Radial Nerve Stretch
The radial nerve can be entrapped in a number of places along its path down from the neck into the wrist or hand. Stretch or flossing the nerve to keep it free from the surrounding structures has been come a popular way of treating and preventing the problem but one important thing to consider before beginning a radial nerve stretching program is to find out where the nerve entrapment is.
The term “radial nerve stretch” is one of the top topics searched on the P2 Sports Care website (the other being ulnar nerve stretches). This indicates it is a common problem and many people are searching for way to fix it at home. I would caution anyone from trying to treat an injury on his or her own, especially a nerve problem.
The following radial nerve stretch is one I give to my patients if their condition requires so. Please do not attempt this activity unless a qualified medical provider has cleared you to do so.
What to do if the problem does not go away on its own after a short amount of time
Nerves can become damaged from a lack of nutrition when compression is present and for this reason I would recommend seeing someone who can identify the primary spot of radial nerve entrapment. Active Release Techniques® (ART®) providers are good at this and some other doctor can tell with diagnostic testing.
Active Release Techniques (ART®) can fix radial nerve entrapments fast. The reason is most ART® providers are able to correctly find the area of entrapment and “separate” the nerve from scar tissue formations causing “sticking” to adjacent soft tissue structures. Normally a significant change can be noticed within 4-6 treatments if not sooner. If you aren’t getting significant results from the treatment you are currently using try taking a look into Active Release Techniques®.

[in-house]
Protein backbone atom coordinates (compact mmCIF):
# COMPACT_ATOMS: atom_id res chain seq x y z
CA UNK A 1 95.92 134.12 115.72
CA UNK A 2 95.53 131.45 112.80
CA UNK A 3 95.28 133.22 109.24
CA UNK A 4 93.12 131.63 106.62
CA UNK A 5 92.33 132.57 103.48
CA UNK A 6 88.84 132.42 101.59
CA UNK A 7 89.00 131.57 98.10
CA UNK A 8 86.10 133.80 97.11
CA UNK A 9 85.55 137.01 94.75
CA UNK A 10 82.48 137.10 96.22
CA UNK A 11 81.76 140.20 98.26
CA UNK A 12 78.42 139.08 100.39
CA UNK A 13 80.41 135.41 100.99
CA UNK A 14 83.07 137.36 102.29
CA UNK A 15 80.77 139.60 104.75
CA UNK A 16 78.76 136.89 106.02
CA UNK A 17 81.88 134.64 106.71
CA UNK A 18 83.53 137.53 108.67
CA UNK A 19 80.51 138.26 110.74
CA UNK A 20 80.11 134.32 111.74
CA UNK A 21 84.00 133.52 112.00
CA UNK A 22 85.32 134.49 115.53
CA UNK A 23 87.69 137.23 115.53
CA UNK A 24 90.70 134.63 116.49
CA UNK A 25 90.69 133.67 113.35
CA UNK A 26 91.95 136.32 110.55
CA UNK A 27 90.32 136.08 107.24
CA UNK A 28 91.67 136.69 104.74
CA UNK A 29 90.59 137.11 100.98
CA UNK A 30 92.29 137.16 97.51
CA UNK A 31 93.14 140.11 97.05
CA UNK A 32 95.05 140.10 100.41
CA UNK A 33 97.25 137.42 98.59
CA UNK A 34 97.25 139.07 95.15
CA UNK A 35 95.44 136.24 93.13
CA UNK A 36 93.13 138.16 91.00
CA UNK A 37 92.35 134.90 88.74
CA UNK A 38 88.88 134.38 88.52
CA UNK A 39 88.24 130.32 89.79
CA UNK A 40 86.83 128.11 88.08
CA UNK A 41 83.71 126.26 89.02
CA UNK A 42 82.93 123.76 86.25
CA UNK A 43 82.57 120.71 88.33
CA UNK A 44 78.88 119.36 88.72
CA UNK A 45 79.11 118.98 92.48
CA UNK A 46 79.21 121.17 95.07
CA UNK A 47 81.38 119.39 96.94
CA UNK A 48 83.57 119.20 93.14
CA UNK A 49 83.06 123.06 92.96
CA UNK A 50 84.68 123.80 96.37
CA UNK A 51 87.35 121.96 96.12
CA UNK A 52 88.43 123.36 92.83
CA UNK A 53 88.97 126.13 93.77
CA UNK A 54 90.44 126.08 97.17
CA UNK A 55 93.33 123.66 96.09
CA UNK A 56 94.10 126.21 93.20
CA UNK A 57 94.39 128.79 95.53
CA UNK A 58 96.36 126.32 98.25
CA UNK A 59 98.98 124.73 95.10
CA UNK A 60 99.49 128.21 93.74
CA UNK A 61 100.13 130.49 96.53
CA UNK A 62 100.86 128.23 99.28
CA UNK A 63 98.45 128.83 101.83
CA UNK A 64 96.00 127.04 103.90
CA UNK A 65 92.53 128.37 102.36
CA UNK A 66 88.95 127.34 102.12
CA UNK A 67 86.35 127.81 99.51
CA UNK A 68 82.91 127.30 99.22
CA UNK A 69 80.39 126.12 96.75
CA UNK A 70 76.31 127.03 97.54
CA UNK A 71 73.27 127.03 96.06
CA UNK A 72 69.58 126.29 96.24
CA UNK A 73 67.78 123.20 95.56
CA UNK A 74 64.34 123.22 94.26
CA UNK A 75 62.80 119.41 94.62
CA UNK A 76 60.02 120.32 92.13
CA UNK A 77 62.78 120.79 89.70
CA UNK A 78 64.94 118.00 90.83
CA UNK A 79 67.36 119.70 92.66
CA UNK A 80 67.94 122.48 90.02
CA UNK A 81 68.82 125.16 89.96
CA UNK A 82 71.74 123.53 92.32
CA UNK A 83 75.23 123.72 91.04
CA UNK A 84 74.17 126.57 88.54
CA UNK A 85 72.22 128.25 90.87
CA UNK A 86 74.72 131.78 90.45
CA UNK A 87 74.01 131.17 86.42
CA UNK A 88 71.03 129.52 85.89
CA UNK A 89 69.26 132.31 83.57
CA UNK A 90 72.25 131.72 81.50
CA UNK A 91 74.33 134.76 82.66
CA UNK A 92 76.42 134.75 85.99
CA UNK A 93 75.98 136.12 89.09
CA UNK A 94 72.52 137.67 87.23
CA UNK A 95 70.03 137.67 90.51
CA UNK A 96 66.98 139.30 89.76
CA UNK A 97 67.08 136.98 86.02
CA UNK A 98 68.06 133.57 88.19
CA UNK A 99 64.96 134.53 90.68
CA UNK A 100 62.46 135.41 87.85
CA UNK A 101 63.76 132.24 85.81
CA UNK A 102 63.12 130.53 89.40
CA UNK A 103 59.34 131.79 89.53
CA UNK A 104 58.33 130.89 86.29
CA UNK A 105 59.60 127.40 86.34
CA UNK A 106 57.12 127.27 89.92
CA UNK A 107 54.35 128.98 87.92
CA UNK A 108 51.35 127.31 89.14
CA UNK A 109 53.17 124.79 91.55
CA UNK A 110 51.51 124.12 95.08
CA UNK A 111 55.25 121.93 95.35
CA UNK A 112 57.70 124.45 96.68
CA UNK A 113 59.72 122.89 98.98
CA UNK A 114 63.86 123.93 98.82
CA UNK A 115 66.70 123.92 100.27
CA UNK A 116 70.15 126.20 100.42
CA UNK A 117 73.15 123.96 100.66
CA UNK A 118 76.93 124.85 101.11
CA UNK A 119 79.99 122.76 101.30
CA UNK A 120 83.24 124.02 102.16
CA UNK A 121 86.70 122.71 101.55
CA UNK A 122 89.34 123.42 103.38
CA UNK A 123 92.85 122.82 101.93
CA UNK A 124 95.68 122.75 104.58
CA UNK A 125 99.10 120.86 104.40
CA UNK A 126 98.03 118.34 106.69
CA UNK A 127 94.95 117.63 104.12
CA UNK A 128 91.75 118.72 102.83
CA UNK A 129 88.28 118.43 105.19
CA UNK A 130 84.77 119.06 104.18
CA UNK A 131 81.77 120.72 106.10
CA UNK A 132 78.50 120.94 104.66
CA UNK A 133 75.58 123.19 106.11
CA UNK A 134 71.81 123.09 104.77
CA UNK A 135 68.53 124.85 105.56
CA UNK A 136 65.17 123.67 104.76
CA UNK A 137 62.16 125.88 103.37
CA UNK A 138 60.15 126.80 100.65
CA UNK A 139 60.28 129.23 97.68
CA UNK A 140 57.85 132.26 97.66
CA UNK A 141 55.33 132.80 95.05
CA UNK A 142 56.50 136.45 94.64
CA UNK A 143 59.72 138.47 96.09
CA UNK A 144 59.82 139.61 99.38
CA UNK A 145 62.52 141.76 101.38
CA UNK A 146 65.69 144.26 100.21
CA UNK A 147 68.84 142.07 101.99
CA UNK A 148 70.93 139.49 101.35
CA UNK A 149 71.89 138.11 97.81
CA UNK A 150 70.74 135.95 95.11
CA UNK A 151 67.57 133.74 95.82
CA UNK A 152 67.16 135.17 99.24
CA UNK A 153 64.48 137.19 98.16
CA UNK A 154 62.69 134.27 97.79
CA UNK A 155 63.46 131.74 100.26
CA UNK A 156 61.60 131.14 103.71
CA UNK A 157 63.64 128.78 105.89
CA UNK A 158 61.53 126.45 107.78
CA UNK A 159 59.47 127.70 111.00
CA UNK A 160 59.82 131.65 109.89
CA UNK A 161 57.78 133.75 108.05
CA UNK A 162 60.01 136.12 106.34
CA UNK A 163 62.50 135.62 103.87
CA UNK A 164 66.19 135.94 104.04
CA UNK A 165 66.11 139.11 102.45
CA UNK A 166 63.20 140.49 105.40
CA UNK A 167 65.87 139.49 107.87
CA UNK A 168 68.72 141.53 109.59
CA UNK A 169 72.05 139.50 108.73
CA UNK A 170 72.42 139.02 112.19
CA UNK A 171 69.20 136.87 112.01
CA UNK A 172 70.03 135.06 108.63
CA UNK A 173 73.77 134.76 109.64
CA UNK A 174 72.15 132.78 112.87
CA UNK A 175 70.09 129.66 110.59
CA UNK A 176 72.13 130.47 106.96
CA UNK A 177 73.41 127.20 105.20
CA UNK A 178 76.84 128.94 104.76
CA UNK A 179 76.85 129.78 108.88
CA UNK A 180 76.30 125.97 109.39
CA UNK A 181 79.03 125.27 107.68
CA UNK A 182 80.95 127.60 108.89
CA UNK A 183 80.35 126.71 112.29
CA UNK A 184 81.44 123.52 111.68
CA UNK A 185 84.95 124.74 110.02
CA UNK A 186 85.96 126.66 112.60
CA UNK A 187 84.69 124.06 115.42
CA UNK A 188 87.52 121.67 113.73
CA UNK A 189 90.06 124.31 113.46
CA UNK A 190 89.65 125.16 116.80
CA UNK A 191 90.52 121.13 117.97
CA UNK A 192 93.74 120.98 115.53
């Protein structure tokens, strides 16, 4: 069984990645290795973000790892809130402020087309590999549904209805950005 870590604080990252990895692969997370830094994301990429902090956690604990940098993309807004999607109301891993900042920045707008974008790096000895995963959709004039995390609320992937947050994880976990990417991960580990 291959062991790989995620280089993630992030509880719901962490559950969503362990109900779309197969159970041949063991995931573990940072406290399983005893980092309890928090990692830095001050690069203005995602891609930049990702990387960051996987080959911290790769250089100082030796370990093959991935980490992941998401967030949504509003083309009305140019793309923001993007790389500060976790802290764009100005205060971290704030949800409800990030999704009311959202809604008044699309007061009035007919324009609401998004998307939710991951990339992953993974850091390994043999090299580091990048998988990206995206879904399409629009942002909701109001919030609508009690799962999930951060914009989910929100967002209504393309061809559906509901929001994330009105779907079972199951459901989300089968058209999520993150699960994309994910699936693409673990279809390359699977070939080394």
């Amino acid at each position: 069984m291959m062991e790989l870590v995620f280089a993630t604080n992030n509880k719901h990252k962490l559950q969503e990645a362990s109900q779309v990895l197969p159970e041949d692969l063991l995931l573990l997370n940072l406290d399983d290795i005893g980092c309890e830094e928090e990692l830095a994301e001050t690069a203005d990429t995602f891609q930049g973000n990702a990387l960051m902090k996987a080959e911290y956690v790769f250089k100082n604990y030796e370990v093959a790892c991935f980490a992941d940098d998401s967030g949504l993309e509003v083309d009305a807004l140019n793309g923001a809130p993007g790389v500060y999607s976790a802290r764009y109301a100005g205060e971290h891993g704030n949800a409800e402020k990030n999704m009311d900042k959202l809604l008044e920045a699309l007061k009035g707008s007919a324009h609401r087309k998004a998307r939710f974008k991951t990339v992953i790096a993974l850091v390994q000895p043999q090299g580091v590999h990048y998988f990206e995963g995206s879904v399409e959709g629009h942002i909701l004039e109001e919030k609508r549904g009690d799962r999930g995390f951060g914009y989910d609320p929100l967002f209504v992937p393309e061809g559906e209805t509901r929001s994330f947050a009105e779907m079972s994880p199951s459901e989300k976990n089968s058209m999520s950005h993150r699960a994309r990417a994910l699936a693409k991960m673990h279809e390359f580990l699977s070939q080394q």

To find out more about what ART® is click HERE to read a more detailed article.
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This stretch is targeting at stretching out some of the muscles, which commonly entrap the radial nerve as it comes from the neck, through the arm and into the forearm. The purpose of this stretch is to keep that muscle loose between ART® treatments or even during periods where you might over use the muscle, such as deskwork or manual labor. This is what the stretch should look like. Something you might not notice in the picture is that you must keep your fingers curled in a fist and then grab the fist with your other hand, inducing rotation forward. Notice if someone were look at you from the front, they would see the back of your forearm. There should be no pain when performing this exercise, only the feeling of the muscles in the forearm being stretched. If there is pain, discontinue the use of this activity until further evaluation. Do not attempt this exercise unless your medical doctor has cleared you
P2 Sports Care, previously Orange County Pain Management, has been serving Southern California for over 5 years. Although many of our patients live right in the city of Huntington Beach, many of them will come from a great distance to receive our Active Release Techniques®, Chiropractic Care, and Rehabilitation. Our customer service is second to none; our patients always come first. Even patient who are afraid of going to a chiropractor love our style of care.
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Check out our other articles and information on Active Release Techniques® and Injury Prevention Assessments to see if it can help you or any of your loved ones get out of pain and prevent new injuries.